Measurements are not conclusive when not of fixed permanent objects.
1 Moore on Facts, secs. 414 and 415, page 392; Kress Co. v. Sharp, 156 Miss. 693, 126 So. 650; Mann v. Phoenix Brick Co., 132 S.W. 19; Jones v. Detroit, 137 N.W. 513; Pa. R. Co. v. Cutting, 5 F.2d 936.
For effect of view taken by jury see:
64 C.J. 1024-25; Am. States Co. v. Ry. Co., 120 N.W. 844; C., etc., R. Co. v. Parsons, 32 P. 1083; Husbands v. P. I.R. Co., 216 S.W. 840; Cotton Mills Products Co. v. Oliver, 121 So. 111; Kress Co. v. Sharp, 126 So. 650; Wyldes v. Patterson, 153 N.W. 630; McGowan v. Tayman, 132 S.E. 316; Vaca v. So. P. Co., 267 P. 346.
Concurring cause and contributory negligence was for the jury.
Sections 511, 512, Code of 1930; So. Ry. Co. v. Murray, 44 So. 785, 91 Miss. 546; Fuller v. I.C.R.R. Co., 56 So. 783, 100 Miss. 705; Y. M.V.R. Co. v. Williams, 74 So. 835; M. O.R. Co. v. Campbell, 75 So. 554; A. V.R. Co. v. McGee, 78 So. 296, 117 Miss. 370; G. S.I.R. Co. v. Saucier, 104 So. 180; G. S.I.R. Co. v. Simmons, 117 So. 345, 121 Miss. 144; N.O., etc., R. Co. v. Hegwood, 124 So. 66, 155 Miss. 104; M.C.R. Co. v. Alexander, 152 So. 653.
Argued orally by T.H. Brady, Sr., and T.P. Brady, for appellant, and by S.B. Laub, W.A. Geisenberger, W.H. Watkins and C.F. Engle, for appellee.
Appellee brought this action against appellant in the circuit court of Adams county to recover damages for an injury received by her as the result of a collision between an automobile in which she was riding and one of appellant's freight trains. The trial resulted in a verdict and judgment for appellee in the sum of eleven thousand dollars, from which judgment appellant prosecutes this appeal.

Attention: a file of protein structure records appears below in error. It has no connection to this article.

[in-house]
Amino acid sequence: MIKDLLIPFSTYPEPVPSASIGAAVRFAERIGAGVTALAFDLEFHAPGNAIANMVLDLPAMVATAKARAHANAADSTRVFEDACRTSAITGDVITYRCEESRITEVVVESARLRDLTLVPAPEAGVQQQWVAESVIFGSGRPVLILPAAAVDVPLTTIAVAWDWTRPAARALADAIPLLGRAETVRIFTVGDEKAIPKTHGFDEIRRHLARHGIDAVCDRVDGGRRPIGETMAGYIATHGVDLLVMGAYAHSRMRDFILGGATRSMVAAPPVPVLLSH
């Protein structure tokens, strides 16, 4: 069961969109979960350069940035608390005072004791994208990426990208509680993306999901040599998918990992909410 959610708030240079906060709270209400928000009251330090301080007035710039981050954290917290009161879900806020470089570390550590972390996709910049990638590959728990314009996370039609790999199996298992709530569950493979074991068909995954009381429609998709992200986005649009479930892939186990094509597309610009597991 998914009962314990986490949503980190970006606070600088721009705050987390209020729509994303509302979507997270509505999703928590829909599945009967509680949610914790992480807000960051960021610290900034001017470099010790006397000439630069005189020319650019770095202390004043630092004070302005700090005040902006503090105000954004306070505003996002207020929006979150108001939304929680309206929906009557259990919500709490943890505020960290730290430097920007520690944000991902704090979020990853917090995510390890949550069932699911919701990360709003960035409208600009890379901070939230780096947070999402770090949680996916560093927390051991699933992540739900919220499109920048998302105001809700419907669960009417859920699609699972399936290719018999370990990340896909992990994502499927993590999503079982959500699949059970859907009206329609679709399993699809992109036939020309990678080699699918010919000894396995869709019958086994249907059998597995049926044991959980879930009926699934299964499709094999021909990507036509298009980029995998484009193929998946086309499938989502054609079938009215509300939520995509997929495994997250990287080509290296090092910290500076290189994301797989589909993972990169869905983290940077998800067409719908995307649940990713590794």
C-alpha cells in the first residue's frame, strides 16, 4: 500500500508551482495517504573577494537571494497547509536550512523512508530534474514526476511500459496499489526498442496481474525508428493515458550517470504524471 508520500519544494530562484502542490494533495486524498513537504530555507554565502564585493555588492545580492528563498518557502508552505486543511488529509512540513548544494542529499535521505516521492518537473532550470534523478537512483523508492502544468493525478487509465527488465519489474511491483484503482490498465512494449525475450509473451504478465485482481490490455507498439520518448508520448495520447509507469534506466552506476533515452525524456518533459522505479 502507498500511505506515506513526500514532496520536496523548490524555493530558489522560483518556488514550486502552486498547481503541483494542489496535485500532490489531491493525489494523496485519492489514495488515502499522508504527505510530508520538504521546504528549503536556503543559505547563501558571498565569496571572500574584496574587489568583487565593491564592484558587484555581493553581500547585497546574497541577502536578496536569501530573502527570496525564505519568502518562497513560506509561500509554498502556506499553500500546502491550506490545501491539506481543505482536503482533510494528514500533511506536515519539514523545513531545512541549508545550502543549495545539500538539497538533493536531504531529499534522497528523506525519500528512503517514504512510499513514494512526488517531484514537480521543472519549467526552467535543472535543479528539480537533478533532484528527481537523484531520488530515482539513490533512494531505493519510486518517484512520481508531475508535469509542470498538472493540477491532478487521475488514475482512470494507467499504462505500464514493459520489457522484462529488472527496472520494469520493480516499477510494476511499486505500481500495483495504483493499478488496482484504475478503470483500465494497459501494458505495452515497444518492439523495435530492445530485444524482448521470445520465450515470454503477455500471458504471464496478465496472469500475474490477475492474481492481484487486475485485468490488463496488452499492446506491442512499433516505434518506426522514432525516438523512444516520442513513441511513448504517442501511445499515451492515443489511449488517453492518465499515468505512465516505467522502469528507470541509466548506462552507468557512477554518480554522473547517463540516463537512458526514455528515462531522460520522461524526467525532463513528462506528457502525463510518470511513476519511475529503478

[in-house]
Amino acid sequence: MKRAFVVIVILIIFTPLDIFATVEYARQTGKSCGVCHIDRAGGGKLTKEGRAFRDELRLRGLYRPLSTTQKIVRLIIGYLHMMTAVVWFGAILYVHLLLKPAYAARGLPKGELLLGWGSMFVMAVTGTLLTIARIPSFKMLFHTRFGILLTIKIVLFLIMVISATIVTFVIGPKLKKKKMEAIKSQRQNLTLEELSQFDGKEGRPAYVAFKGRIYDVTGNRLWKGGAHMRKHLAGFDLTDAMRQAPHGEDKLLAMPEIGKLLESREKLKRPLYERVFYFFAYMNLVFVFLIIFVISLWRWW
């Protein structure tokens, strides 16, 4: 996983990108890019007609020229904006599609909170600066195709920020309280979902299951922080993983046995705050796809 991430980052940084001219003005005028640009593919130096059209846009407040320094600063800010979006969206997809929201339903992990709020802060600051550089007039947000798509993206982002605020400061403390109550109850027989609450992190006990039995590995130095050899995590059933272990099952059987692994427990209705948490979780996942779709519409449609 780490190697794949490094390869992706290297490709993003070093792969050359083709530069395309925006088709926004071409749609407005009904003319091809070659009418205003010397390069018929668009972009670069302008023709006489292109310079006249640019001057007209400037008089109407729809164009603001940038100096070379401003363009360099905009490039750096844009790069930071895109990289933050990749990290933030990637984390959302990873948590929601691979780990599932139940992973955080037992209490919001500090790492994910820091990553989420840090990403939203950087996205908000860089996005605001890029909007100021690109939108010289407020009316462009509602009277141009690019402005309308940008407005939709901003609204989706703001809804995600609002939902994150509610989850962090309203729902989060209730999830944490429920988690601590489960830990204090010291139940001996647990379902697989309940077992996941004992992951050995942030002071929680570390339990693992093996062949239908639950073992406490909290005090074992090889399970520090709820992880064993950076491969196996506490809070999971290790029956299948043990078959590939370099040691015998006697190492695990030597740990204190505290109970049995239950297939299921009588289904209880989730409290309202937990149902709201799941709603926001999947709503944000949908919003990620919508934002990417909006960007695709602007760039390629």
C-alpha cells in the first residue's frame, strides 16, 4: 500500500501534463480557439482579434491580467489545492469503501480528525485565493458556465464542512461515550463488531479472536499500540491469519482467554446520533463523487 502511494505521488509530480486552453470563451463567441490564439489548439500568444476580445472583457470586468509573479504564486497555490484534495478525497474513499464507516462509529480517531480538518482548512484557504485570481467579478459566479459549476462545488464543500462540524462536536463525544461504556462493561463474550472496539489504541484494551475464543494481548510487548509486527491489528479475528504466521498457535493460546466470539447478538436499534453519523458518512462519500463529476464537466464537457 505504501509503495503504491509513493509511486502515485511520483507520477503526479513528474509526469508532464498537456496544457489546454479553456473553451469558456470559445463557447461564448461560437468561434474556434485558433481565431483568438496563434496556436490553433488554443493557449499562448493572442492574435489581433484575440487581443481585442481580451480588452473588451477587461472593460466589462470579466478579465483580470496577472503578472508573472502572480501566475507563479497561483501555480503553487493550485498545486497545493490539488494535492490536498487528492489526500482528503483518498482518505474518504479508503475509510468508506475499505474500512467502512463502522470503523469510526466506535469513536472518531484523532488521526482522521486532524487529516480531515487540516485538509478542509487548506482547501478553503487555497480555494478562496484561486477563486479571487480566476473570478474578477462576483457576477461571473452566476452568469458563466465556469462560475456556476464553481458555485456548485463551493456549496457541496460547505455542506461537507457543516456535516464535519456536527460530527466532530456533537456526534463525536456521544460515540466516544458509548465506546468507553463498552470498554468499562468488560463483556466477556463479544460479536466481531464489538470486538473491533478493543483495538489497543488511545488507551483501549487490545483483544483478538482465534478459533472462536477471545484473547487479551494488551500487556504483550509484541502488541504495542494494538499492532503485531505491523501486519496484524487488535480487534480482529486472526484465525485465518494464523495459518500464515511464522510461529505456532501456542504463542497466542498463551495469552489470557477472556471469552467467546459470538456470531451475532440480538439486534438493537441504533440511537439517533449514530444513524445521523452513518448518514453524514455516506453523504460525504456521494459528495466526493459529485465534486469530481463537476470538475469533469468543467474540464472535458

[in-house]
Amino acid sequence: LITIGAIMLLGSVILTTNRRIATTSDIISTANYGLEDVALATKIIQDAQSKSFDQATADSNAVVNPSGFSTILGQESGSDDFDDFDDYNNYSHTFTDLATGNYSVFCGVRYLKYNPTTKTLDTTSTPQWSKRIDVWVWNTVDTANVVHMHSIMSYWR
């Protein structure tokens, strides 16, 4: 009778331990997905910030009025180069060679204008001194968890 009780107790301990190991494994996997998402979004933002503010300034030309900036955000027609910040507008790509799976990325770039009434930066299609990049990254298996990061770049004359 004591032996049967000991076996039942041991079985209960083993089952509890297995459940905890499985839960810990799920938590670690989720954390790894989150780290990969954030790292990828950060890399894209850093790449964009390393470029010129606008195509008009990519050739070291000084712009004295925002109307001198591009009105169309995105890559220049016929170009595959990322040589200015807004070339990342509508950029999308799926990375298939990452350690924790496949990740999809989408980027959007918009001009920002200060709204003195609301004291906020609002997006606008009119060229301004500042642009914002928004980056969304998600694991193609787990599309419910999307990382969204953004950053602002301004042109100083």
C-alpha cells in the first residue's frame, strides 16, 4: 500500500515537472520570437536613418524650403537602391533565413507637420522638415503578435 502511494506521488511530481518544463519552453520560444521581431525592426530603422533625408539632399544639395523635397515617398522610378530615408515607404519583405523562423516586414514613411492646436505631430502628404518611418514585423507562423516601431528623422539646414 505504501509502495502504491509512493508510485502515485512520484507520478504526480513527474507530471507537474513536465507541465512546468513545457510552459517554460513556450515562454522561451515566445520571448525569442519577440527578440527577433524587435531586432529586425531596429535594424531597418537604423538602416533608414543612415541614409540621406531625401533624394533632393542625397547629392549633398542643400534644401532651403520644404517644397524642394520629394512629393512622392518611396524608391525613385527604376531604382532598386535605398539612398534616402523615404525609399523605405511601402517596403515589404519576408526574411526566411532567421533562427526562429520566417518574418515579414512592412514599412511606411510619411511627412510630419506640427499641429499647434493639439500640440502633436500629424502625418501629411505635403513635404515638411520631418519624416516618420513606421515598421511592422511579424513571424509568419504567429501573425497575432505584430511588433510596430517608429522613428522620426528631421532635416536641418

Appellant contends that it was entitled to a directed verdict because there was not sufficient evidence to go to the jury on the issue of liability, and if mistaken in that contention that the verdict was against the great preponderance of the evidence, and upon that ground it was entitled to a new trial, and if mistaken in both of these contentions that the judgment should be reversed because the court, on its instructions for appellee applying the "whistle and bell statute" (section 6125, Code of 1930), violated the due process and equal protection clauses of the Federal Constitution, and because the court erred in giving certain other instructions for appellee.
The collision and injury took place in Adams county near Natchez where the Liberty public road crosses appellant's railroad. Appellee, with her sister, Mrs. Thompson, and their mother, and a little girl about ten years of age, were riding in a coupe automobile; their mission was one of pleasure. The car was owned by Mr. Thompson, the husband of Mrs. Thompson. It was being driven by Mrs. Thompson; the mother sat next to the driver, and appellee on their right with the little girl in her lap. The collision demolished the automobile and killed Mrs. Thompson and the mother and severely injured appellee. The little girl did not testify in the case. Appellee testified that in approaching the crossing the car was stopped just within the stop signal sign; that they looked and listened for an approaching train, and that she neither saw nor heard one; that Mrs. Thompson thereupon undertook to drive across the railroad and in doing so was struck by one of appellant's westbound freight trains running at a high rate of speed; that when the train appeared in sight it was impossible for the car to clear the crossing; and that neither the bell was ringing nor the whistle sounding on the approaching train. Appellee's testimony as to the speed of the train and appellant's failure to comply with the "whistle and bell statute" was corroborated by other witnesses, who saw and heard the train. On the other hand, several witnesses testified for appellant that the bell and whistle statute was complied with, and the engineer and fireman testified, in addition, that they were both on the lookout and when the automobile appeared on the crossing they did everything possible to prevent the collision, and that it was unavoidable.